A Bit About My: "(Not Your Ordinary) Story Starters"

(Author's Note: The content of this post previously appeared in the "Sharing Our Blessings" Blog Hop and Giveaway. The hop and giveaway is complete, but I wanted to make sure readers were still able to reference the organization tips and ideas for my Story Starters.)

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Last spring when I began using my "(Not Your Ordinary) Story Starters" with my own third graders, the age-old complaint, "I don't know what to write about," was eliminated.

I wrote some engaging story starters and paired them with compelling photos, and the result was pretty fascinating. My students who loved to write were literally begging me for more writing time. But it was my reluctant writers who made me realize I was onto something. Seeing their eyes brighten and their pencils get moving without any nagging from me? Score!

Each photograph has four different writing prompts from which to choose, including lots of writing genres. I placed the story starters (in a "task card" format) in a little pocket on the outside of a file folder, with the writing paper inside the folder. Then I'd choose a few folders to lay out for the week.

We used the story starters as a choice during our Daily 5 framework.

I'm now making a set of story starters for each month!

Along the way, I've come up with an alternative organizational method, using a three-ring binder, a few binder rings and small Command hooks. Let me use my November set to show you how it works.

After laminating the prompts, I put each group of four prompts on a binder ring. Here's what the binder looks like when it's standing open:

Pretty slick, huh? I stuck a few Command hooks to the inside cover of the binder from which to hang each ring.

The teacher just pulls out the binder, hangs a few story starter rings, and stands up the binder on a counter. Students can come up and take off a ring that inspires them, and find the coordinating writing paper from the expandable file sitting nearby (or they can write in their notebook, of course).

The student takes their materials back to their desk to get started!

If you are interested in details about the November set, click HERE.

My Story Starters for DECEMBER {Not Your Ordinary Writing Prompts!} is now ready in my store. The December set is packed with 10 compelling photos, each one paired with three engaging story starters and one set of prompting questions. You can click HERE or click the product image you see below to see more details.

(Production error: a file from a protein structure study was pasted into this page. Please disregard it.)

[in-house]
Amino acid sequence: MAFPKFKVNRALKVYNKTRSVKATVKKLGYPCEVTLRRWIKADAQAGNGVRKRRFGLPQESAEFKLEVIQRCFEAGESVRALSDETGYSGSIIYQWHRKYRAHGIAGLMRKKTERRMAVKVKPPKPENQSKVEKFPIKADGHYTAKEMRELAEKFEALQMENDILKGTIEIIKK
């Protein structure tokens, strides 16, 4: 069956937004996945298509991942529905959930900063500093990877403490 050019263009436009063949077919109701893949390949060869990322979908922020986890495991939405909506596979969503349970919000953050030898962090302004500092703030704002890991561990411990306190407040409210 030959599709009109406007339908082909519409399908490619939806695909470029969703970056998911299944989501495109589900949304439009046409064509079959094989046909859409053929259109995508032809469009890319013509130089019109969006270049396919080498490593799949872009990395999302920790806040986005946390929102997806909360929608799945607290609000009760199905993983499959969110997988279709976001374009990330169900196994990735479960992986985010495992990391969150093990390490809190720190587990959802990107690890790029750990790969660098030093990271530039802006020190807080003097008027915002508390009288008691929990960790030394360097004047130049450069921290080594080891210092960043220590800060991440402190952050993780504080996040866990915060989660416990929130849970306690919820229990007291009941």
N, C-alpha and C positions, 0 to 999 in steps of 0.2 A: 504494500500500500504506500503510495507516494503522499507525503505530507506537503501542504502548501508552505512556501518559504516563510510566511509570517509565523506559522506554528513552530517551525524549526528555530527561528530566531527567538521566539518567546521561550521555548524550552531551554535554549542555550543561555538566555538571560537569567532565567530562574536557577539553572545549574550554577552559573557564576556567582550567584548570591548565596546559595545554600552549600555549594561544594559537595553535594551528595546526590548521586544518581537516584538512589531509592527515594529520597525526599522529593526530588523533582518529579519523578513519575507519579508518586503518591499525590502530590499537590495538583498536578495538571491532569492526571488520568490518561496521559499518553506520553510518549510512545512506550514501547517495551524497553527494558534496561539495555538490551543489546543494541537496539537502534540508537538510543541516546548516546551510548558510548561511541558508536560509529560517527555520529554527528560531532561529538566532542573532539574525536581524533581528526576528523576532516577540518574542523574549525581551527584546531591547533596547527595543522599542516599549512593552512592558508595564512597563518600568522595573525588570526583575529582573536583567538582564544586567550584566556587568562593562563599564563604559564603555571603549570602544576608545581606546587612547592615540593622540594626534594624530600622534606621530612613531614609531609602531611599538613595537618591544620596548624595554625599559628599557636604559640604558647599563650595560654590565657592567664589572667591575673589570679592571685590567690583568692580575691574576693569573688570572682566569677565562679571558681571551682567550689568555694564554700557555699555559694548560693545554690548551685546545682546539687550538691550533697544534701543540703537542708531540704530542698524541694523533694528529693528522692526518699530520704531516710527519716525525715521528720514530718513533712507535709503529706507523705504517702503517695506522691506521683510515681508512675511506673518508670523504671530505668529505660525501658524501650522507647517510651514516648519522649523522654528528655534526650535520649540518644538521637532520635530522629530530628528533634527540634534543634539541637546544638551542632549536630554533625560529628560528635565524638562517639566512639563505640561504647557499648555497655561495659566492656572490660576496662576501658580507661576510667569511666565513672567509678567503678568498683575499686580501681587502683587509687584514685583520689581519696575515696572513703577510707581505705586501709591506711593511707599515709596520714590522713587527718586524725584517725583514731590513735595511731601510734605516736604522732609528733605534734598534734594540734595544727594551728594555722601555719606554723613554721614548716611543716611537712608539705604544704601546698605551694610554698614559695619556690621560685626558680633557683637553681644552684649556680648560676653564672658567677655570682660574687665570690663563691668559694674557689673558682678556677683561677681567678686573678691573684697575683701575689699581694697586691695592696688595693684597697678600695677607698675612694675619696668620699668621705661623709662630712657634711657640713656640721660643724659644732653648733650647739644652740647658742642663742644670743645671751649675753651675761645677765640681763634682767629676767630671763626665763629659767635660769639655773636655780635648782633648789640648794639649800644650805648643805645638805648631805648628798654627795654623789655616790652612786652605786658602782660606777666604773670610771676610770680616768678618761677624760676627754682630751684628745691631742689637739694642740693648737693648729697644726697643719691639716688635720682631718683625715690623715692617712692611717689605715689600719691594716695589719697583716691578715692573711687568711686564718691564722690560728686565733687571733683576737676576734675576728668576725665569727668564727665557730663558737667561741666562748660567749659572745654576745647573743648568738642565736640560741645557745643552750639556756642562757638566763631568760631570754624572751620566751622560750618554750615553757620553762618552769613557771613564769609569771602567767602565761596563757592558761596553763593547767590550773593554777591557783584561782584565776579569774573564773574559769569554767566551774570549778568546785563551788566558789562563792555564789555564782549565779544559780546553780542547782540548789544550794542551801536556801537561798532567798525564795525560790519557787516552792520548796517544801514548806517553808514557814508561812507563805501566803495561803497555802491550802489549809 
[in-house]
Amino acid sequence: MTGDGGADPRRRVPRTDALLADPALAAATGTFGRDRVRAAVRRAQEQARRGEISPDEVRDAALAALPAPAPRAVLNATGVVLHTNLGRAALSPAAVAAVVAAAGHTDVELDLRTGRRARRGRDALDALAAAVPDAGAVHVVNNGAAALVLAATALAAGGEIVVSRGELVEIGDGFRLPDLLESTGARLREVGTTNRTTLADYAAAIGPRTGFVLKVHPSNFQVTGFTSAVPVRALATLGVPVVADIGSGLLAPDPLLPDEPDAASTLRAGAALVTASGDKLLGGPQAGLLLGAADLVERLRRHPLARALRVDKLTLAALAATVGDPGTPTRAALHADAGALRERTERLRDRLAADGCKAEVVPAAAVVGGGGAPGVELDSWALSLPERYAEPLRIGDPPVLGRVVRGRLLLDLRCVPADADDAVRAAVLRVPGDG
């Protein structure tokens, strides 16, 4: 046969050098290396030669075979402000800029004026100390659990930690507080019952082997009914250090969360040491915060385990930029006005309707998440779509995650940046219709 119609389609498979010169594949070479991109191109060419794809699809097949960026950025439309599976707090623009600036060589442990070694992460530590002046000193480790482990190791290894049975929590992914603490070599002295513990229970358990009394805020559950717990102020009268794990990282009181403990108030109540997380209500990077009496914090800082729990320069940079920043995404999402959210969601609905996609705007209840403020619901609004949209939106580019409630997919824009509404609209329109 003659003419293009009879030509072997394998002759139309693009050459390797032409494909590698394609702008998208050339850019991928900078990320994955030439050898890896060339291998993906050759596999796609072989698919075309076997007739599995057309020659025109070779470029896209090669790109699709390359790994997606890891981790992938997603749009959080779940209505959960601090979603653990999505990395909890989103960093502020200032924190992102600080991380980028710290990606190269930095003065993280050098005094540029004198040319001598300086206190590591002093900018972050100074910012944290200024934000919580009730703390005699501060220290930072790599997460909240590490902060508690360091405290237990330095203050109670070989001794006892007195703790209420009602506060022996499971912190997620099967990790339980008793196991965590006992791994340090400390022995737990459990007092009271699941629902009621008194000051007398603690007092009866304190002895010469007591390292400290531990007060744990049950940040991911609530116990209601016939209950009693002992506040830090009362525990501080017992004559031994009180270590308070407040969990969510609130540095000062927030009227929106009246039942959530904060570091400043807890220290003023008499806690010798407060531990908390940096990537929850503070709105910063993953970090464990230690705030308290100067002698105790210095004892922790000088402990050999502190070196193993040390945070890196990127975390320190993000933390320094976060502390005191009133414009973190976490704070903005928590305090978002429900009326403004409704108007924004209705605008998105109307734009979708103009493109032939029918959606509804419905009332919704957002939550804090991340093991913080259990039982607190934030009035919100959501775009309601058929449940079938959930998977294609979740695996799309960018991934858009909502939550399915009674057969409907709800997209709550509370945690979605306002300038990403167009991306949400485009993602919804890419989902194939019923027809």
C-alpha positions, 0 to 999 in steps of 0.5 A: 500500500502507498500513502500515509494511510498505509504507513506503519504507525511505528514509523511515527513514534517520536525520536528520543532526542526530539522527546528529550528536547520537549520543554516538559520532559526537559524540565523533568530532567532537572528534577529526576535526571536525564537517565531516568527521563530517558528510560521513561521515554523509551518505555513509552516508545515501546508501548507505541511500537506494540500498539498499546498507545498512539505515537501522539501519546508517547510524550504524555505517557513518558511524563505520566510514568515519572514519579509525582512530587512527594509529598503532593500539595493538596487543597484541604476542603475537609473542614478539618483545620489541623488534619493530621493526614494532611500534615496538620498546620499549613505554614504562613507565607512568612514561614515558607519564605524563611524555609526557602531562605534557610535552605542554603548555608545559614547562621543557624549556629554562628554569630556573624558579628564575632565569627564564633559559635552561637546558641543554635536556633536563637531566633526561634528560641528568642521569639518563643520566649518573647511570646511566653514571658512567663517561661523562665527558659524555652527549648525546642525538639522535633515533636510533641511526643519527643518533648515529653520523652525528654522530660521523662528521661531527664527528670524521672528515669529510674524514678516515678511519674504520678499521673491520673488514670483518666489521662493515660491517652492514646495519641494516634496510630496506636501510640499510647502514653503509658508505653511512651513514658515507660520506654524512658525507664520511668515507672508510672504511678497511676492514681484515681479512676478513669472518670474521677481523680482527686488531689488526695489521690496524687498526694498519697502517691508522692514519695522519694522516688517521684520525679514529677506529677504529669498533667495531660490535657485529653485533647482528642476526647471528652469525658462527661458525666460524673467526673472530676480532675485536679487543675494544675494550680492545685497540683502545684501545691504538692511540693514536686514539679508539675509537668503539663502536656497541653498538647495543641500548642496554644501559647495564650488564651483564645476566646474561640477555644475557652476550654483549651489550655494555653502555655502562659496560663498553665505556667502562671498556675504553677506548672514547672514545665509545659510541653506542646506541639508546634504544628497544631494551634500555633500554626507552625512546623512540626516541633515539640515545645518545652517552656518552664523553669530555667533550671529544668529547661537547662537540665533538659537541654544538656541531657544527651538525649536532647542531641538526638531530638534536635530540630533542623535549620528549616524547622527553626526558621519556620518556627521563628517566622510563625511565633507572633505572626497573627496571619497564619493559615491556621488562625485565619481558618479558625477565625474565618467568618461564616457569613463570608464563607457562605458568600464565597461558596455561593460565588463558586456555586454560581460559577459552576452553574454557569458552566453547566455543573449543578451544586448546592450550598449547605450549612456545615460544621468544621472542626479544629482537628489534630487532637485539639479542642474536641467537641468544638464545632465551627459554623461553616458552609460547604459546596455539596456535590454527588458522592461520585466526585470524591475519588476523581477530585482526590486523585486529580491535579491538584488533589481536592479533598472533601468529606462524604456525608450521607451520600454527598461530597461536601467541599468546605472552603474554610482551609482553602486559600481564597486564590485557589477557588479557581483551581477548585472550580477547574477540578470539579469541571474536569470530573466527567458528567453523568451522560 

Themes in the December set include Christmas and the holiday season in general, North Pole happenings, reindeer, elves, holiday cookies, presents, snow, and hibernation, among others.

Here's a little taste from the set...

These monthly story starters are part of a "growing bundle" that will eventually include ten sets. I will be adding the remaining sets as I finish them. The complete bundle will be finished by this coming April, but you can get the "growing bundle" now at a significant discount. Click HERE for more details.


Turkeys! Fact-Based Opinion Writing

I wrote a post over on the Who's Who blog about a lesson on opinion writing that I did with my class last year during the week of Thanksgiving. It focuses on the question: Should turkey be Thanksgiving's main dish? We analyze turkey facts and discuss how they might support our opinion before we dig into writing. There's a little freebie included, so head on over if you are interested in reading more. Just click HERE.

Inquiry Research: Moving Students Toward Independence

A few years ago, the staff at my school began learning about inquiry research. We used the book, Comprehension & Collaboration: Inquiry Circles in Action, by Harvey and Daniels, as a guide to think differently about how students could learn. 

Over the course of two years or so, we learned, tried things out, shared ideas with each other, tried more, and eventually Inquiry became a driving force in our school.

It didn't look exactly the same in every classroom, and it certainly looked different in each grade level, but we came to share certain beliefs about inquiry:
  • Students lead, teachers support.
  • Questions drive the research, not topics.
  • Collaboration within a group is vital, and must be taught.
  • Findings should be shared.

Themed Inquiry Projects 

In the early years of our "inquiry revolution," my third grade team and I did large inquiry-based research projects centered around a theme. We did an "Immigration" inquiry project near Thanksgiving, and an "Environmental Issues" inquiry project in the spring.